The City of Muscatine noted in their grant application that this stretch of Isett Avenue/Cypress Street presented several safety and connectivity challenges for Muscatine including:
- Decaying infrastructure that creates unsafe conditions for all types of travelers, and will not sustain the residential and commercial growth that is possible for this area;
- Congestion and inefficiencies with commercial traffic; and,
- Lack of connectivity for travelers of all kinds, especially pedestrians.
Nearly $25 million in overall grant funding has been awarded to the cities of Dubuque, Muscatine and Waterloo to help complete roadway, bridge, wastewater management and other related projects the USDOT announced today (Aug. 9). The grant program was continued in the bipartisan infrastructure law supported by Sen. Chuck Grassley (R-Iowa), which is now directly benefiting and improving communities across Iowa.
“After urging USDOT to support funding for these infrastructure projects, I’m glad these communities have officially been awarded the grants needed to begin construction,” Grassley said. “These updates and improvements will benefit Iowans in Dubuque, Muscatine and Waterloo for decades to come. I supported the bipartisan infrastructure law to invest in Iowans and Iowa’s economy and ensure more of Iowans’ hard-earned tax dollars come back to our state. I’m glad to see our state is continuing to benefit from this investment.”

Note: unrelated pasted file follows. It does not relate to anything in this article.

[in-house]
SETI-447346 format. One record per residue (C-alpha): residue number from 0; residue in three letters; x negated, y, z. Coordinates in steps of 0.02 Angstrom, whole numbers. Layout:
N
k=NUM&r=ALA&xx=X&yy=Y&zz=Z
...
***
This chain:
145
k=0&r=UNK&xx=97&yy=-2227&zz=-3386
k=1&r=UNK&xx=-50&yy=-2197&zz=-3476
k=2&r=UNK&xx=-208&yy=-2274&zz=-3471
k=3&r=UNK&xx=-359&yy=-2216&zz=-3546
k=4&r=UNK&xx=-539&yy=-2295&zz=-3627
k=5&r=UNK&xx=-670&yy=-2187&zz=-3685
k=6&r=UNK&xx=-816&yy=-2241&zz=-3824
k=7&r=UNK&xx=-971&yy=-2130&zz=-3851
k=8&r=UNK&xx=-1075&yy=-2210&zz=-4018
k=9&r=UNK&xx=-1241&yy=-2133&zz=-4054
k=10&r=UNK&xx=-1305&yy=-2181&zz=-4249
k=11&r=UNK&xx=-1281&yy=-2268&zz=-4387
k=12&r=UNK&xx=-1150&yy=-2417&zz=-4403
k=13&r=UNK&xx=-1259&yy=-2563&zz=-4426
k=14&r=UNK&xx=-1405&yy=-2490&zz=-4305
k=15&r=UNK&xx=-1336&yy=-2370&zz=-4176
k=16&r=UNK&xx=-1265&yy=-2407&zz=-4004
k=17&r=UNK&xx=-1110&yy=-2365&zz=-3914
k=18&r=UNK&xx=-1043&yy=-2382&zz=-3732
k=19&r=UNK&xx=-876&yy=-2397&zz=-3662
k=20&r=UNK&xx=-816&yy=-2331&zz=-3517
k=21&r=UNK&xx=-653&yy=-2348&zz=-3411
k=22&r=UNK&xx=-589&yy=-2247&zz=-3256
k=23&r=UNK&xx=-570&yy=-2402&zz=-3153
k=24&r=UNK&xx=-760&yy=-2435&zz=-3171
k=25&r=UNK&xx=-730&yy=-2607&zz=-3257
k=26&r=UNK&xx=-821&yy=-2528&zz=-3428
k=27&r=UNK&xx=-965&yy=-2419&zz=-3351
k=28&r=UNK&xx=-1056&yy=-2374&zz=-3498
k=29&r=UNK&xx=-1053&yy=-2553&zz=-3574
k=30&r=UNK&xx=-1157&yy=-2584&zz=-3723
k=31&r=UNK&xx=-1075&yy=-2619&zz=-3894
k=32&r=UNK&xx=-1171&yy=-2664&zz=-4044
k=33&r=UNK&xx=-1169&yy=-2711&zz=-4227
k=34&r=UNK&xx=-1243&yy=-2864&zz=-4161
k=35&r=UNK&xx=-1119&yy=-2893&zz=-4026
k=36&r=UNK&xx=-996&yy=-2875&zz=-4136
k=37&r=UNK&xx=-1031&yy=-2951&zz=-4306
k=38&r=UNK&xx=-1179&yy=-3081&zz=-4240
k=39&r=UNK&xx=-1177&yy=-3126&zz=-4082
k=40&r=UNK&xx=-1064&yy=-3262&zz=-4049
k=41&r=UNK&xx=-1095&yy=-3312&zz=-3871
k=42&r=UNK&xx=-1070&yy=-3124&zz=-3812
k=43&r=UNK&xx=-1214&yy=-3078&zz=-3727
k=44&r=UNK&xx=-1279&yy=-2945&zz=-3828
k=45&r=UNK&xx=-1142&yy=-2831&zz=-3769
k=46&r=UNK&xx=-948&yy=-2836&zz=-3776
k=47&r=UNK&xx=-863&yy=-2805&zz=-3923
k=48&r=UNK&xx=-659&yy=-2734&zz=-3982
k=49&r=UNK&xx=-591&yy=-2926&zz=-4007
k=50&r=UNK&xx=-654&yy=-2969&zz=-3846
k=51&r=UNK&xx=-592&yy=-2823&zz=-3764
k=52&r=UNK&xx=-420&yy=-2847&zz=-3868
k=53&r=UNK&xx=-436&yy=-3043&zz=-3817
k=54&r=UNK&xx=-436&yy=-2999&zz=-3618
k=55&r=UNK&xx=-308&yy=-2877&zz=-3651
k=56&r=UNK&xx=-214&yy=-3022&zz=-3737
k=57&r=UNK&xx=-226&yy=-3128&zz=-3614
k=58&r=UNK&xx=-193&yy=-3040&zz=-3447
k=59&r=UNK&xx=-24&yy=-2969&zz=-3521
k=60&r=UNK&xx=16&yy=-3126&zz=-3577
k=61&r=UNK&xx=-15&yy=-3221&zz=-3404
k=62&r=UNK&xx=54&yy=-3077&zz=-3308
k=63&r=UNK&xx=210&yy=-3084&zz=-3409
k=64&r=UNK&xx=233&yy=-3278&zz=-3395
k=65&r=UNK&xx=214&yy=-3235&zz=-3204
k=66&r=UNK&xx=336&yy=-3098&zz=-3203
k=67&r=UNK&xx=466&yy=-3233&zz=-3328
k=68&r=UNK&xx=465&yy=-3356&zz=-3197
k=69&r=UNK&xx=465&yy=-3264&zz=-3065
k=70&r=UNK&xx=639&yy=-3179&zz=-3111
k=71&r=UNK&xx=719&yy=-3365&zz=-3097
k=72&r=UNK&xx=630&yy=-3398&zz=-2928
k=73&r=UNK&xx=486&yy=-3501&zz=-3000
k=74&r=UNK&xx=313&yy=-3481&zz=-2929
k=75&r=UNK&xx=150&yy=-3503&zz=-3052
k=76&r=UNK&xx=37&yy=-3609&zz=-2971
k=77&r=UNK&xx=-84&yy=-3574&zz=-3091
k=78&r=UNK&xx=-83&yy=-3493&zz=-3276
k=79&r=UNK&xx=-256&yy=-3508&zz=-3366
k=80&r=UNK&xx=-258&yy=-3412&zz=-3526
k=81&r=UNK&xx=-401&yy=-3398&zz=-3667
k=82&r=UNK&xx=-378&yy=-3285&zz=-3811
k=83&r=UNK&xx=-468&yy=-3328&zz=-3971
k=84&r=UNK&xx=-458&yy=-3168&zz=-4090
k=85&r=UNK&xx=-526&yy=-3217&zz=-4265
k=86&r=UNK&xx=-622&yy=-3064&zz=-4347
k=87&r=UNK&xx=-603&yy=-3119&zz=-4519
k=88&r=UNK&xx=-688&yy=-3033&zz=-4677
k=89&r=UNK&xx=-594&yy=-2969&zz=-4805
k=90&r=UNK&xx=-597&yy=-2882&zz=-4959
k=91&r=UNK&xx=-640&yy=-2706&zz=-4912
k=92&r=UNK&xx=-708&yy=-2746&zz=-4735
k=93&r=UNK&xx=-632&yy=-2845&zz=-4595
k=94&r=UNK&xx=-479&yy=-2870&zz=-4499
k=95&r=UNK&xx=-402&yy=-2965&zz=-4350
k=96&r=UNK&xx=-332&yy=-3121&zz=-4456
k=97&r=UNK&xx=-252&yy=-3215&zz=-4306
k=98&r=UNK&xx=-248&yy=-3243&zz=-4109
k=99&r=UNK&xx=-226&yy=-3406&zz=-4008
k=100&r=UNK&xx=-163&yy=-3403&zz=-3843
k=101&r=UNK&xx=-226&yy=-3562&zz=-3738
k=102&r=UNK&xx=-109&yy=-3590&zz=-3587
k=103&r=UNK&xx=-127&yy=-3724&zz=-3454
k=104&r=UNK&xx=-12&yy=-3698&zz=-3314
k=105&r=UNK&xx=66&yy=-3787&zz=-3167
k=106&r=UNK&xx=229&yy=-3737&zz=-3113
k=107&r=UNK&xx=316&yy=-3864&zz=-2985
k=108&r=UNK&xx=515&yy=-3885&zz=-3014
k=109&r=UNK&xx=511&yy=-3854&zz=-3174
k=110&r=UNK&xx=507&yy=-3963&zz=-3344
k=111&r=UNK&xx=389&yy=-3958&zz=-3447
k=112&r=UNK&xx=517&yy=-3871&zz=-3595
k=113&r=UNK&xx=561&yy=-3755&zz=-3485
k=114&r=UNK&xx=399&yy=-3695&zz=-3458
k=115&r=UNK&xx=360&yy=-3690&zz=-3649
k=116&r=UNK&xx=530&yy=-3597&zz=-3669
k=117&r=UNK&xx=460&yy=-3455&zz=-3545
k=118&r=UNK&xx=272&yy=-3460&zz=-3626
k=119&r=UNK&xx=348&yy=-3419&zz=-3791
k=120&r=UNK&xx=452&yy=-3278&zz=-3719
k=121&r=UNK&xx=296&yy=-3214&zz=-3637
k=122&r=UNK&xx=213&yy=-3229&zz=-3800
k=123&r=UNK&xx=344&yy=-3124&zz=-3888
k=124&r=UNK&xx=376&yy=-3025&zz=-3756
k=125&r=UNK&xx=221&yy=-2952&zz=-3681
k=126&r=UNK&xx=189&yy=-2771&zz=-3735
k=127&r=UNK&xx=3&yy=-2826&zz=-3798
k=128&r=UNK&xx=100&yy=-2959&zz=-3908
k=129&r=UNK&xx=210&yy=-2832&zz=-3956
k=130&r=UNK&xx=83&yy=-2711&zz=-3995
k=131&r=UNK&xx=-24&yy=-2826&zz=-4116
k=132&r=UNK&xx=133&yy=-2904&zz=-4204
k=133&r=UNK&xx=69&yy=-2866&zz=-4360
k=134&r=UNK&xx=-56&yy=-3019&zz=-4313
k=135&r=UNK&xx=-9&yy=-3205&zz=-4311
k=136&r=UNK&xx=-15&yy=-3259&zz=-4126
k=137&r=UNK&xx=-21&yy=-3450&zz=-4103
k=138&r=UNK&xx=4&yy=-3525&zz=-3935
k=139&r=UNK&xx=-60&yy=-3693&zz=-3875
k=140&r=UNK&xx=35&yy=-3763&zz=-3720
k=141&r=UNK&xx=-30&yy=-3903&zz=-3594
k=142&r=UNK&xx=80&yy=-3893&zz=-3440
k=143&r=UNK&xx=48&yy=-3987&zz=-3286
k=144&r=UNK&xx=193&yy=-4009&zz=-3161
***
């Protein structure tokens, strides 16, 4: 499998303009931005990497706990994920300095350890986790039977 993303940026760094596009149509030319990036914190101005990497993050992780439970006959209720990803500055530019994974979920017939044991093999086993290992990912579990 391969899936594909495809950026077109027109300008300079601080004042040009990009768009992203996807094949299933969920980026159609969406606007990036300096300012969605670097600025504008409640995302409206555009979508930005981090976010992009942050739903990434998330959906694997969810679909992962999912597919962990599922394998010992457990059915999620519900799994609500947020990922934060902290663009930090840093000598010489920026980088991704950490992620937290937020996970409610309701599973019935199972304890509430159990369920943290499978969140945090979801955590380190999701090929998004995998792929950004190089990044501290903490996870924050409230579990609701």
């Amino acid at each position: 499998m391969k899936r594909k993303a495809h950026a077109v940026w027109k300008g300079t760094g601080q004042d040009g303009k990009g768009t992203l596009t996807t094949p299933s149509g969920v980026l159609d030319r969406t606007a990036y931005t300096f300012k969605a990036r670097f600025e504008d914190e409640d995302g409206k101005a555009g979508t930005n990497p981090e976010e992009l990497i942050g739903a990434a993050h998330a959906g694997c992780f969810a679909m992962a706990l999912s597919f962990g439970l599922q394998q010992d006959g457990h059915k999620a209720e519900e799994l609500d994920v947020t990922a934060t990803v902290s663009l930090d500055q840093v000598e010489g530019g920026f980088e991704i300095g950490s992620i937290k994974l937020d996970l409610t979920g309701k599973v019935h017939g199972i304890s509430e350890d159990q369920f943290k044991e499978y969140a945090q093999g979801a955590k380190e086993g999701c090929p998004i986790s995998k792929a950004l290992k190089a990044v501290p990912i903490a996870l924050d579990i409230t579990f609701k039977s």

The following projects in Iowa will receive an overall total of roughly $24.8 million in grant funding:
- Dubuque – $2.28 million for a new overpass: This planning project will design and engineer a vehicular/pedestrian overpass at the 14th Street railroad grade, with street enhancements for an approximately 3,044-foot section of the 16th Street corridor and an approximately 2,880-foot section of the Elm Street corridor, with a new pedestrian/bike shared-use path to the Kerper Boulevard Industrial Park and Chaplain Schmitt Island.